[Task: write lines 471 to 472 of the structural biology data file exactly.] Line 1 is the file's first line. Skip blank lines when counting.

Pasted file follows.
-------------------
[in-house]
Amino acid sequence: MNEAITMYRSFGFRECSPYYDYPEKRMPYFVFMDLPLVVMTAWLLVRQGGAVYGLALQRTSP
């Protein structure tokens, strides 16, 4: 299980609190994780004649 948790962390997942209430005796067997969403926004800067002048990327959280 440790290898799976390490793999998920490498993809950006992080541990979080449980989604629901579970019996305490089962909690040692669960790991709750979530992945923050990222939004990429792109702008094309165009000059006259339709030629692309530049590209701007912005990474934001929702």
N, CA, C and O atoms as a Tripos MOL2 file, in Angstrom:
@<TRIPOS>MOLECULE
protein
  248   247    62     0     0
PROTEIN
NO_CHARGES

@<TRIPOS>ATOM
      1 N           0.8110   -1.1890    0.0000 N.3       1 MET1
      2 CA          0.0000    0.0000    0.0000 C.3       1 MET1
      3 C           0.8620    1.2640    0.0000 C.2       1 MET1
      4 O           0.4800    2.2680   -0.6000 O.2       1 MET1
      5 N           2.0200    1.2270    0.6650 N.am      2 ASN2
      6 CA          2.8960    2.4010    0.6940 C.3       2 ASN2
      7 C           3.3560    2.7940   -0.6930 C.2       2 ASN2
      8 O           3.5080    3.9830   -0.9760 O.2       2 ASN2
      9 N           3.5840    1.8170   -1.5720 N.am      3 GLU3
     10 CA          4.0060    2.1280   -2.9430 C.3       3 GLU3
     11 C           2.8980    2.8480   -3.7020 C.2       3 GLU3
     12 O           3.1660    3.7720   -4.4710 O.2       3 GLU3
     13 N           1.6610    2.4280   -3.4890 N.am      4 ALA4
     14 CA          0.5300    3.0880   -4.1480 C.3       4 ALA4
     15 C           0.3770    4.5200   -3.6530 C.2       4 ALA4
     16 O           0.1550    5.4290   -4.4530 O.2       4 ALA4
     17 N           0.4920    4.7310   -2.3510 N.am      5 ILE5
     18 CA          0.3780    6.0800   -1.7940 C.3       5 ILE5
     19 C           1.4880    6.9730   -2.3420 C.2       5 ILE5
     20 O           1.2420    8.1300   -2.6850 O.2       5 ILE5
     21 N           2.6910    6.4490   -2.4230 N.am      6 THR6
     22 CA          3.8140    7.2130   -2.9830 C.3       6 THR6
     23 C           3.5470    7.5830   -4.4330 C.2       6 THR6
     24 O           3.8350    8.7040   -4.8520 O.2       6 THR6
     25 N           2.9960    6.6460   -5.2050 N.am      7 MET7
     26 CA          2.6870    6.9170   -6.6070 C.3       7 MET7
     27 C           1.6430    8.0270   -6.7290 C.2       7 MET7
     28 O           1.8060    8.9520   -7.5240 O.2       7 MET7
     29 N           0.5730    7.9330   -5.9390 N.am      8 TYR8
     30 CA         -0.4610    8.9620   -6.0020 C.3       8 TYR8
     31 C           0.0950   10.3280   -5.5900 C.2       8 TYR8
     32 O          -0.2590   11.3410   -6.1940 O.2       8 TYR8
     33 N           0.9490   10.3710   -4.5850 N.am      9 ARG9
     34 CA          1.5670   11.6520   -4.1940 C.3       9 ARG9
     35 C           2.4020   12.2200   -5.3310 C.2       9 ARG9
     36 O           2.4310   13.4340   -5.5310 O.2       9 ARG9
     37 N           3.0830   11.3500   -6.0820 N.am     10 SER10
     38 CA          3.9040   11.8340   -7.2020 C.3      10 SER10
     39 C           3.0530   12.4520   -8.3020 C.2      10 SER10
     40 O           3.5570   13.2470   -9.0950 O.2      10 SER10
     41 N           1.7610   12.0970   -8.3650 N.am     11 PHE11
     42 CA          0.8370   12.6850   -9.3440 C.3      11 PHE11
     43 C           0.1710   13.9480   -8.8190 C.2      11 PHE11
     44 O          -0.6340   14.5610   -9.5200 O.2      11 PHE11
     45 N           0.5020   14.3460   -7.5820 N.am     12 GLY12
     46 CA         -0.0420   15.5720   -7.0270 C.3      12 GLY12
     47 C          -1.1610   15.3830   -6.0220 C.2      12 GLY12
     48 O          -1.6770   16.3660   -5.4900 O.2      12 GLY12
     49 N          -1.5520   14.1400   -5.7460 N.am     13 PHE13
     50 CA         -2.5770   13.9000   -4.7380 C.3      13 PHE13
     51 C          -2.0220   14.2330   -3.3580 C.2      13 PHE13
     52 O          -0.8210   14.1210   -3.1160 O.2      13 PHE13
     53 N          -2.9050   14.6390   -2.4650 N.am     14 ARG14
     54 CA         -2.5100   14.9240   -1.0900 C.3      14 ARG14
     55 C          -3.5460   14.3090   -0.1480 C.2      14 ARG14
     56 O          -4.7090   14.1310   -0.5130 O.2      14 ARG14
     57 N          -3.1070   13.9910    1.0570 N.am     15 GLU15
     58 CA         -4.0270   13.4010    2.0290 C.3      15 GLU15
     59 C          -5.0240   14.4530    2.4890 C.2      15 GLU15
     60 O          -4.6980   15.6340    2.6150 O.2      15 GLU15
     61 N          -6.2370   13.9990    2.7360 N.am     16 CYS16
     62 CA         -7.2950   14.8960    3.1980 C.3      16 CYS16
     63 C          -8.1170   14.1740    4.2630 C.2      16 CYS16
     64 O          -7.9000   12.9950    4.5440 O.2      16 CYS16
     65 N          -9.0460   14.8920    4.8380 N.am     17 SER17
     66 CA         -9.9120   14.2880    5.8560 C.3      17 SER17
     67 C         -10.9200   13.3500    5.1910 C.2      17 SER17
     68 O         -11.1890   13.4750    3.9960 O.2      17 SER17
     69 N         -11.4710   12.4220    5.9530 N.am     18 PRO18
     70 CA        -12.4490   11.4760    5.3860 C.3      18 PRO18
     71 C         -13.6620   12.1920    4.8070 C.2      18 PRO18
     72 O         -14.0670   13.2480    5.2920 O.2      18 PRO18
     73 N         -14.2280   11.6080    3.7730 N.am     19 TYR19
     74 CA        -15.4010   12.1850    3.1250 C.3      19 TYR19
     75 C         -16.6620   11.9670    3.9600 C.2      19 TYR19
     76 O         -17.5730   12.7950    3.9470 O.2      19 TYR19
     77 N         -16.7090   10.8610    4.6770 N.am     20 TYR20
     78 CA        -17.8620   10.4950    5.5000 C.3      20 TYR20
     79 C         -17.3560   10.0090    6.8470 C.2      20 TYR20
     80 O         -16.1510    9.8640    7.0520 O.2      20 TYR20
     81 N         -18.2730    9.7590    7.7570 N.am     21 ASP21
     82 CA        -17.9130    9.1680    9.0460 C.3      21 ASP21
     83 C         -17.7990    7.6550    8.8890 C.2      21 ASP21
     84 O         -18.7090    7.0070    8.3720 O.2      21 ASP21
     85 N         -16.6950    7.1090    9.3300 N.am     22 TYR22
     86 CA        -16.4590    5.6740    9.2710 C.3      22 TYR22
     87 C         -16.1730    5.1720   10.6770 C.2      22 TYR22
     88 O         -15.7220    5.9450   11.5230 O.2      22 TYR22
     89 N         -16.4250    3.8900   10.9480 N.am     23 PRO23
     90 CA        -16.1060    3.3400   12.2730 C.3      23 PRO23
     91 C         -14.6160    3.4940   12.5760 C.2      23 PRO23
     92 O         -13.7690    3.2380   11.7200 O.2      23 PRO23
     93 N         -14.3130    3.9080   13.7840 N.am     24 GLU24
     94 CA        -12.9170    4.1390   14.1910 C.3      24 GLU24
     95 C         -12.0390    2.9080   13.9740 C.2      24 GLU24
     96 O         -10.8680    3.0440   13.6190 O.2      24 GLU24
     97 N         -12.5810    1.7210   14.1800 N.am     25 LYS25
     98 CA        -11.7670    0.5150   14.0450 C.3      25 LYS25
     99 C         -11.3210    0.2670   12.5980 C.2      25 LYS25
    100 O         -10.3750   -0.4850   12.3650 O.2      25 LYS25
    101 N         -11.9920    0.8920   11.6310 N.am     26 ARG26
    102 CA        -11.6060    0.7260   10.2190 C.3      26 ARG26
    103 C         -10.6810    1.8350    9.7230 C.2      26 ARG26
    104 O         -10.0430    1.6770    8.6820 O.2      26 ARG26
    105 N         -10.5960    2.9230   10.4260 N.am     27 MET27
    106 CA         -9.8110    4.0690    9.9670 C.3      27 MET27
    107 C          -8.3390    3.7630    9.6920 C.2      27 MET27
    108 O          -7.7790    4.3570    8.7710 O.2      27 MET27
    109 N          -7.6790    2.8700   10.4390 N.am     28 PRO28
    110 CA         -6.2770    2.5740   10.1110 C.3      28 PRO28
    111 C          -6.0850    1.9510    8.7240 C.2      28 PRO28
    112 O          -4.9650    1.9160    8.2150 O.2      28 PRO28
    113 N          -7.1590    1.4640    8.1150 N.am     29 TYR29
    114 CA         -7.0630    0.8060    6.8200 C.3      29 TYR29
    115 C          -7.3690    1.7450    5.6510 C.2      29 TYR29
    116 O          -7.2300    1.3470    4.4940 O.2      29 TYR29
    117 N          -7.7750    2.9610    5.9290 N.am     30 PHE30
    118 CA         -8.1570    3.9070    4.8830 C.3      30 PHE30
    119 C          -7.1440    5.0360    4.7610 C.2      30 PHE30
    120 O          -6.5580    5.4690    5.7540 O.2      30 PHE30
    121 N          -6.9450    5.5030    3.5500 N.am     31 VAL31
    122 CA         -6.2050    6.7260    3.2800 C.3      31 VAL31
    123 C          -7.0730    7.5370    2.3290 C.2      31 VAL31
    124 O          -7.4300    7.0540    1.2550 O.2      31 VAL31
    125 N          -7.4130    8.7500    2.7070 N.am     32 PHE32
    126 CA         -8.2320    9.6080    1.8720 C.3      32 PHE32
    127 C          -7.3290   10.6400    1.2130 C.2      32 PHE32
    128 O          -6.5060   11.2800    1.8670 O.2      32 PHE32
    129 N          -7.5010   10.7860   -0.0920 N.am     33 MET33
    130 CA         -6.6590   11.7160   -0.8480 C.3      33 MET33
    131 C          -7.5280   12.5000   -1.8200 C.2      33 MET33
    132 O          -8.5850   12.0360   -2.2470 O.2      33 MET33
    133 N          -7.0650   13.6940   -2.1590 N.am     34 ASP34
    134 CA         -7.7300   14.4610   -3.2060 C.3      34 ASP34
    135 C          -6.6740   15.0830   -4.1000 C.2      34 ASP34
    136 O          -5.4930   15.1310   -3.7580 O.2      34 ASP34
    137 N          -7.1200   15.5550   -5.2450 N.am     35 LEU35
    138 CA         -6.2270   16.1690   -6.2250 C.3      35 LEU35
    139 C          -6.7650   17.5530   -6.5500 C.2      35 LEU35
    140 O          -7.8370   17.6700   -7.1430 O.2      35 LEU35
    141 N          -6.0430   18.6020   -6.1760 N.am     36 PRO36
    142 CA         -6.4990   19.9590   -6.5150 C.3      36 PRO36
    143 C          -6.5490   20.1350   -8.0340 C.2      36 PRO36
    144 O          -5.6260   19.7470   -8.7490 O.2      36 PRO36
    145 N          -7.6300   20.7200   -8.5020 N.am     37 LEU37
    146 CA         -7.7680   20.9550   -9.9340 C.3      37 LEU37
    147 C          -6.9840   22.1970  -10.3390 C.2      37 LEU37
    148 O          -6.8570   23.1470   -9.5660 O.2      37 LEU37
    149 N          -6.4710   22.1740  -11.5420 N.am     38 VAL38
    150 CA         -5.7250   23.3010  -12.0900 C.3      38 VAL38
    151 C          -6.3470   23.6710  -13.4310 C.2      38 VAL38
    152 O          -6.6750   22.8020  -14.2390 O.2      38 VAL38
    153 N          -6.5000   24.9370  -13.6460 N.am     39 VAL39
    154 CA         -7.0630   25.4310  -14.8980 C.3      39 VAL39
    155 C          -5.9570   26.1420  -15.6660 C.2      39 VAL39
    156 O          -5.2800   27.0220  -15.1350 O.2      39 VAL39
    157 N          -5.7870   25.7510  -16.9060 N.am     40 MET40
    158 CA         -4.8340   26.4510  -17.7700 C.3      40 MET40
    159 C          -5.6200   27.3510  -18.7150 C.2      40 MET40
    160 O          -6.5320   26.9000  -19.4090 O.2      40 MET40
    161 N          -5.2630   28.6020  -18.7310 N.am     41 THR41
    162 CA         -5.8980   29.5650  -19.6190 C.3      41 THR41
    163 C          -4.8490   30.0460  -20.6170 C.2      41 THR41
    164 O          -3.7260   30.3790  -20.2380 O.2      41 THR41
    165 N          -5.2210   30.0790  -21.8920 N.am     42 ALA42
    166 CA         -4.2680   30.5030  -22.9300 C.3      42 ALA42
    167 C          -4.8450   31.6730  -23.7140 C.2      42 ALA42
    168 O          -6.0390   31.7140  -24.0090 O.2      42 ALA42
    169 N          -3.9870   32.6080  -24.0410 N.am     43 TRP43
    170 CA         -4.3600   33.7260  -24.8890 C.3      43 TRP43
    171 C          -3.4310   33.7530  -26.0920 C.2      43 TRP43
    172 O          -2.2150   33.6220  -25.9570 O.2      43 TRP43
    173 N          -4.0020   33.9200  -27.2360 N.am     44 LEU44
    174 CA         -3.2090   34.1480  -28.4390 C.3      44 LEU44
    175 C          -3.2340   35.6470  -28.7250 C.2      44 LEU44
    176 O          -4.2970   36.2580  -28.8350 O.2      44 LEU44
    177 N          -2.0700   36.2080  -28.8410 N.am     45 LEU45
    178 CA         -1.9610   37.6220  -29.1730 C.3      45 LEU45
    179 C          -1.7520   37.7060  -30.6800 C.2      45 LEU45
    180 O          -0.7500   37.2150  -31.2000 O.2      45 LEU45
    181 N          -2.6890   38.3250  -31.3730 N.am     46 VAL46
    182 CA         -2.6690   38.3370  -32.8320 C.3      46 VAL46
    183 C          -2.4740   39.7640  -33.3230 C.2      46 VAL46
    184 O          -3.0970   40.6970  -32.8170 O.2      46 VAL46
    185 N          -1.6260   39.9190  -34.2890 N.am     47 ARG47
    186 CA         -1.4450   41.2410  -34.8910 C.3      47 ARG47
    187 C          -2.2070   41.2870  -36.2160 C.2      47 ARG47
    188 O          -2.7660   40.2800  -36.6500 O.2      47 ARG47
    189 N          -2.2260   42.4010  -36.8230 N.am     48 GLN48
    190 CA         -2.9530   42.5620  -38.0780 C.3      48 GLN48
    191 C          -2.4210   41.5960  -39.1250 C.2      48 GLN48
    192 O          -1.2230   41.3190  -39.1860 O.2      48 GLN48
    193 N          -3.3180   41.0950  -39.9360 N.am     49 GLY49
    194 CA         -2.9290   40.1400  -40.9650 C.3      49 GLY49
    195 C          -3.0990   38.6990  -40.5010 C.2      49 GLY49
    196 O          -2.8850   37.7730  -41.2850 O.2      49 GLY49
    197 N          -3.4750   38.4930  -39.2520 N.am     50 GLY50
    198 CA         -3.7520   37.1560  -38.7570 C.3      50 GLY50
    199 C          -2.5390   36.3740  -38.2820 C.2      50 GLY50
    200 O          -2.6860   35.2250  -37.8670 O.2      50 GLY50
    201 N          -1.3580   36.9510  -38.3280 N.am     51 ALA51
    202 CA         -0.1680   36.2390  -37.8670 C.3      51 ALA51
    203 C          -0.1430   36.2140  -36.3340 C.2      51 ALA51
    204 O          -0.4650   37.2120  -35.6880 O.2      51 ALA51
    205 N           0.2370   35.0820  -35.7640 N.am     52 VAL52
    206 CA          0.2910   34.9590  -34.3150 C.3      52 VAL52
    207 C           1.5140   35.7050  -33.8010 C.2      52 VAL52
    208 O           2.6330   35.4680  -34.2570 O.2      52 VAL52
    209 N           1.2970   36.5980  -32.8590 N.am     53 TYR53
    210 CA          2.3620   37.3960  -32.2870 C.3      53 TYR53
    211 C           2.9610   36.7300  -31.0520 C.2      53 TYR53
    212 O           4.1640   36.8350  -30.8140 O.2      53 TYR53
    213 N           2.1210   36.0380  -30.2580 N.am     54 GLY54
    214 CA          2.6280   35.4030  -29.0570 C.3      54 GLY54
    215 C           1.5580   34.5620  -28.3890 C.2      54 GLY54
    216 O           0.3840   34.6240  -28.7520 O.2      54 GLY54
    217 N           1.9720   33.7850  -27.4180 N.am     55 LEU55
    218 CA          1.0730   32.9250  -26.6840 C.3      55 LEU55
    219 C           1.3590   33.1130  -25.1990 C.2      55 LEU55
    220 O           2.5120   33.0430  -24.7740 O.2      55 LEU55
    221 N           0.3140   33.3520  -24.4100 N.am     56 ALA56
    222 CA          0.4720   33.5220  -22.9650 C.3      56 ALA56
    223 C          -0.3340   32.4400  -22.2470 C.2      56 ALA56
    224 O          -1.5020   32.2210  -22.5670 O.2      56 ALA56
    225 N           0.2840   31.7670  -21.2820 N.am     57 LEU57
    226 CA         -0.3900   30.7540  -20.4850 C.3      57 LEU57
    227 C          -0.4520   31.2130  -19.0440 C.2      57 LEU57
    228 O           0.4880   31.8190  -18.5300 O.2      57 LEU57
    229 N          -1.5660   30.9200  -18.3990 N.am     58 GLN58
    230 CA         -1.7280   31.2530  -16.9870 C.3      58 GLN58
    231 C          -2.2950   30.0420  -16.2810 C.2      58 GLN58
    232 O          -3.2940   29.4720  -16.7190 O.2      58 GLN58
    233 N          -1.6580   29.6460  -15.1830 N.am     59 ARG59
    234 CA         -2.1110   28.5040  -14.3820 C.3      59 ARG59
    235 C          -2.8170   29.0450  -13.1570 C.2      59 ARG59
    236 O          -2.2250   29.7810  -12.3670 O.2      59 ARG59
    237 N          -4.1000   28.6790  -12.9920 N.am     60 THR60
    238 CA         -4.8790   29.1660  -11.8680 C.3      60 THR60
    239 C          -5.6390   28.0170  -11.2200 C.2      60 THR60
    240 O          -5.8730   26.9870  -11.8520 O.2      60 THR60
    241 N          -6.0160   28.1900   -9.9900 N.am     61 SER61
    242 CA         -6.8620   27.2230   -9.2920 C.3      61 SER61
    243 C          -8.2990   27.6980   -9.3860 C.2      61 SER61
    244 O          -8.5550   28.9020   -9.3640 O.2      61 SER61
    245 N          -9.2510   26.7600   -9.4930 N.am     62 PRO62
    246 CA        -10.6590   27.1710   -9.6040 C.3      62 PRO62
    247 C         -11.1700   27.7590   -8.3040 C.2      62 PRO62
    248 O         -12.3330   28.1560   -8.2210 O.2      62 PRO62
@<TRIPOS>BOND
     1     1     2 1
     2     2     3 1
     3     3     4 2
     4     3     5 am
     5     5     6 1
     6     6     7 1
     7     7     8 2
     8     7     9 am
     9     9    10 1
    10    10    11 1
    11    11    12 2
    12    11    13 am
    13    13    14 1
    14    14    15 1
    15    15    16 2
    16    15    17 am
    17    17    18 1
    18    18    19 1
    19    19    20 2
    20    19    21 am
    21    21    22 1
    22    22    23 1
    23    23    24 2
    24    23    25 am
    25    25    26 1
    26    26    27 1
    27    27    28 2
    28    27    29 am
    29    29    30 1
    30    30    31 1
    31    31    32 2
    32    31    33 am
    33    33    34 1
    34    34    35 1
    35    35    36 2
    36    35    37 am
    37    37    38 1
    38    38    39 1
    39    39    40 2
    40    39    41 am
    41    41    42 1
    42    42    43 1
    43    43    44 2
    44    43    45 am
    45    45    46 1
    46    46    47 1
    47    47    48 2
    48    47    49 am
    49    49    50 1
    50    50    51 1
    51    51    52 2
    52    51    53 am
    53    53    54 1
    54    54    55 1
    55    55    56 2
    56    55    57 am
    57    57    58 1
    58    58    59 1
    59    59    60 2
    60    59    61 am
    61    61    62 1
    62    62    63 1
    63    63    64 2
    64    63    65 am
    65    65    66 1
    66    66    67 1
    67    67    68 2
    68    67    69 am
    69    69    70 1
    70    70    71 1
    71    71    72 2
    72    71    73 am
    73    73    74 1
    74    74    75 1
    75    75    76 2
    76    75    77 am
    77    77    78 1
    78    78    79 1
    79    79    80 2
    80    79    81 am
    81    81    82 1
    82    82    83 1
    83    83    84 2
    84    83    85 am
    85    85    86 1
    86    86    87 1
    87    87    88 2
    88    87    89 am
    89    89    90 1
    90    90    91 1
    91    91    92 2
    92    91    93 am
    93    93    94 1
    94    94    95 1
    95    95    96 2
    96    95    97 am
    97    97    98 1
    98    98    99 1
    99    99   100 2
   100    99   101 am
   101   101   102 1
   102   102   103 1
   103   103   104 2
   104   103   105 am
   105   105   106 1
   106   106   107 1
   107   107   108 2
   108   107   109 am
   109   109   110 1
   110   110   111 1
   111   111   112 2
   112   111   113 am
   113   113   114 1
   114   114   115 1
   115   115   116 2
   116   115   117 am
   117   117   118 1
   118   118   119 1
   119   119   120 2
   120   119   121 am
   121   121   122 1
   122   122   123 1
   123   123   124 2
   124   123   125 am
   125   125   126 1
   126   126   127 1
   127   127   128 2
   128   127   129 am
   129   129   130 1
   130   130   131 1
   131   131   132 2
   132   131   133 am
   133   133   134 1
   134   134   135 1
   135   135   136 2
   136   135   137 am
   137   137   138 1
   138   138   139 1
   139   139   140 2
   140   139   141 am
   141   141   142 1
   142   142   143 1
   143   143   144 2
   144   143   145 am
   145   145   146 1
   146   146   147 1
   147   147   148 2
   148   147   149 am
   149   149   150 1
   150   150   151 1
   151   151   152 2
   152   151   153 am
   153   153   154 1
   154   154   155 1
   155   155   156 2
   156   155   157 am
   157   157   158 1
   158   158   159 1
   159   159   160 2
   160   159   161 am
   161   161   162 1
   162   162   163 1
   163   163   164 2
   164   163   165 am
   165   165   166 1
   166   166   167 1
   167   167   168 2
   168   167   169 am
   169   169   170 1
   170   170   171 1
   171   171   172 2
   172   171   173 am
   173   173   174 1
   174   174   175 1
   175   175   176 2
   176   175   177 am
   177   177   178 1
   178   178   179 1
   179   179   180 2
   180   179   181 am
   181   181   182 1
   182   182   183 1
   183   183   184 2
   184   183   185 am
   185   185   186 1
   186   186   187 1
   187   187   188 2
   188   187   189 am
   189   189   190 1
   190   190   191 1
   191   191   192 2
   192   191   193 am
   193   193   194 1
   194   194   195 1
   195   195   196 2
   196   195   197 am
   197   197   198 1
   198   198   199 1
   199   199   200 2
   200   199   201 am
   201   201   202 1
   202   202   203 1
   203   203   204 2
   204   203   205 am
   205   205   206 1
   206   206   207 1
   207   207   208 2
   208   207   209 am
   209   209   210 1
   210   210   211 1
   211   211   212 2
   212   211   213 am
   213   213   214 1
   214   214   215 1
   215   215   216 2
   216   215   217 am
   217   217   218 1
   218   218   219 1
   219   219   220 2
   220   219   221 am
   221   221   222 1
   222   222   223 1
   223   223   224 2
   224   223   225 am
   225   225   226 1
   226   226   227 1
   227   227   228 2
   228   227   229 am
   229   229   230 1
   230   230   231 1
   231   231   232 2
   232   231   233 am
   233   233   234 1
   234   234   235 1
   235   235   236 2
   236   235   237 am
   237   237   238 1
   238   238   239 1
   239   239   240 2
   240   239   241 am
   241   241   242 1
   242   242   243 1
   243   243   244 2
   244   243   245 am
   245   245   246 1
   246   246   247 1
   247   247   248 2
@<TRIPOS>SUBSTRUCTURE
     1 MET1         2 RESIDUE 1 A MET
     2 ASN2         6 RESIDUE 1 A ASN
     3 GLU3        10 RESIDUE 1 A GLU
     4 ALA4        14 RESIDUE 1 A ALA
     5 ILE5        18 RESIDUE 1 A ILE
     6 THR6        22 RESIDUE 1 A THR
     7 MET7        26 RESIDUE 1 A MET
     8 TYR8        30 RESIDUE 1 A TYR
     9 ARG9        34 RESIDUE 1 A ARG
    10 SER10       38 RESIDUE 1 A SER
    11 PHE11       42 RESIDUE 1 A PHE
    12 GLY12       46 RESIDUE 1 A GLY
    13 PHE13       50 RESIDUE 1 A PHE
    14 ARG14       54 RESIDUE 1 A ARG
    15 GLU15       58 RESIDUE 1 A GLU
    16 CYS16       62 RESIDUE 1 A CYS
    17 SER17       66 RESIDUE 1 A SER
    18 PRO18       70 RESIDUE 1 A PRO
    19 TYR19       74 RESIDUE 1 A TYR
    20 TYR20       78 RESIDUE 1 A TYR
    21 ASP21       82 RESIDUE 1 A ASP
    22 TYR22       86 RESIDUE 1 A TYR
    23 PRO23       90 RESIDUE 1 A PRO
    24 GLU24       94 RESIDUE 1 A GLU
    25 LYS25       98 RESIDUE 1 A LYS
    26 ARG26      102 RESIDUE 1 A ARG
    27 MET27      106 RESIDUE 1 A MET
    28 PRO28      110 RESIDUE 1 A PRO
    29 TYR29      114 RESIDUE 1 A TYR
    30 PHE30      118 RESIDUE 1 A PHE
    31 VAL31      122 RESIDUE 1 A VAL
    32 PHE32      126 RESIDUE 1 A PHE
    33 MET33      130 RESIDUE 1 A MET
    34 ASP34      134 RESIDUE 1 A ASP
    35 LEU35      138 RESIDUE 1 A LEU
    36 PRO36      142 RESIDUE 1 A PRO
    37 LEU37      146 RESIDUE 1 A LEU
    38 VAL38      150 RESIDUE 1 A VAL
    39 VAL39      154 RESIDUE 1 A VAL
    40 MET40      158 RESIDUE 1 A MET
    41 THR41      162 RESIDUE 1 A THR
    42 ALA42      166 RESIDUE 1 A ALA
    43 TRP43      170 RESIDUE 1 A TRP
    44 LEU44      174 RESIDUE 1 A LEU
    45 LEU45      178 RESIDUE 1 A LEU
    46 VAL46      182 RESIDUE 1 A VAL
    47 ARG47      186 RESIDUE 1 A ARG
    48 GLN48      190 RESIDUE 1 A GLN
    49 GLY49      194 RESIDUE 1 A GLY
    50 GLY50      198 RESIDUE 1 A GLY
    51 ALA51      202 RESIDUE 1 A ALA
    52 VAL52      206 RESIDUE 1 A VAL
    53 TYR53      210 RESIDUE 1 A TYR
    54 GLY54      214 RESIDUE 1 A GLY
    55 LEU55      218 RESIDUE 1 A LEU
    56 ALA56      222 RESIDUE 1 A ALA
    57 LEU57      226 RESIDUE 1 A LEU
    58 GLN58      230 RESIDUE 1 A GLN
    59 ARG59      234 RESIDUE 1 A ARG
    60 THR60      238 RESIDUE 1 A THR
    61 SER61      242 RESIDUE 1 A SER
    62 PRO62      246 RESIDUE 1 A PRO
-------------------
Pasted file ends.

   212   211   213 am
   213   213   214 1